But it's also most often used just as a pejorative to describe anyone whose activities you believe to be 'least useful.' I mean, you must admit. Does anyone call himself a pundit? With happiness at the prospect? Two hundred years ago, they'd probably have called Thomas Paine a pundit.
Or a blogger.
*is gleeful at the prospect of a blog at www.commonsense.com, written by Thomas Paine*
I agree with c_b, that punditry refers to what pundits do, as opposed to being a collective noun. As she already pointed out, carpenters do carpentry; similarly, devils engage in deviltry and bandits are involved in banditry (really; I looked it up).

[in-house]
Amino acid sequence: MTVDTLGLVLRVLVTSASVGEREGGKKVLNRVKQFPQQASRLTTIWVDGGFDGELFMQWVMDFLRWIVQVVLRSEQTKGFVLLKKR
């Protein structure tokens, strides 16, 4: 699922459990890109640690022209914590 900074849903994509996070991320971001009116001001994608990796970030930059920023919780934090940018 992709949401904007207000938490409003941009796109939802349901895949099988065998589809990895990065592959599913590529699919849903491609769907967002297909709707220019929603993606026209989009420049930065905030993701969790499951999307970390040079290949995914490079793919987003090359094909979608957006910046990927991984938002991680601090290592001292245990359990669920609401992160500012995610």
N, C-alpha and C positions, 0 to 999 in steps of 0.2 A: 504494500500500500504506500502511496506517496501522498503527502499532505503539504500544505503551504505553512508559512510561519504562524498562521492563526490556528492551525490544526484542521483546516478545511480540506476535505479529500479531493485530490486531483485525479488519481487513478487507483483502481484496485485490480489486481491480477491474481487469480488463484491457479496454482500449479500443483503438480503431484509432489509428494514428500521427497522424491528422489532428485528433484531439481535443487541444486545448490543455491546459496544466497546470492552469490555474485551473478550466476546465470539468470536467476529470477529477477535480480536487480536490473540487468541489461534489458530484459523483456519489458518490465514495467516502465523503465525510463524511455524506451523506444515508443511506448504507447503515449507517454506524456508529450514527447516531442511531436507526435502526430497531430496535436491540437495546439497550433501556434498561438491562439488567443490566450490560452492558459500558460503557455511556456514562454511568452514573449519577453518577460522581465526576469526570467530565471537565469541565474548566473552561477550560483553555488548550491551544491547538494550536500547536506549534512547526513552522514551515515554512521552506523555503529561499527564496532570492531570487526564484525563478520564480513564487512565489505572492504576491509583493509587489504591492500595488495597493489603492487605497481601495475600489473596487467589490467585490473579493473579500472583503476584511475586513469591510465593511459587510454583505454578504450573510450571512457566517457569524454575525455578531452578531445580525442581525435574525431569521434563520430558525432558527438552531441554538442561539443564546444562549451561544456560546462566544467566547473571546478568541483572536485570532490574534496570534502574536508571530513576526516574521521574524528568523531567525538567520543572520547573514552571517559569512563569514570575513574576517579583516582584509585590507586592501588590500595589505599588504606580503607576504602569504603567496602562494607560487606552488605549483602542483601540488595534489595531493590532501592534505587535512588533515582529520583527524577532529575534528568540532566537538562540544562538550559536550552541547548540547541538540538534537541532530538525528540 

It remains unclear whether pandits conduct panditry, or whether hobbitry is an accepted term for describing the behavior and activities of hobbits. But we know that idolaters commit idolatry. And finally, we know that the word to describe "the attitudes and behavior of a narrow-minded, self-satisfied person with an unthinking attachment to middle-class values and materialism" is Babbittry.
One might, I suppose, refer to the entire class of bloviators as the punditocracy, by analogy with words like bureaucracy and aristocracy.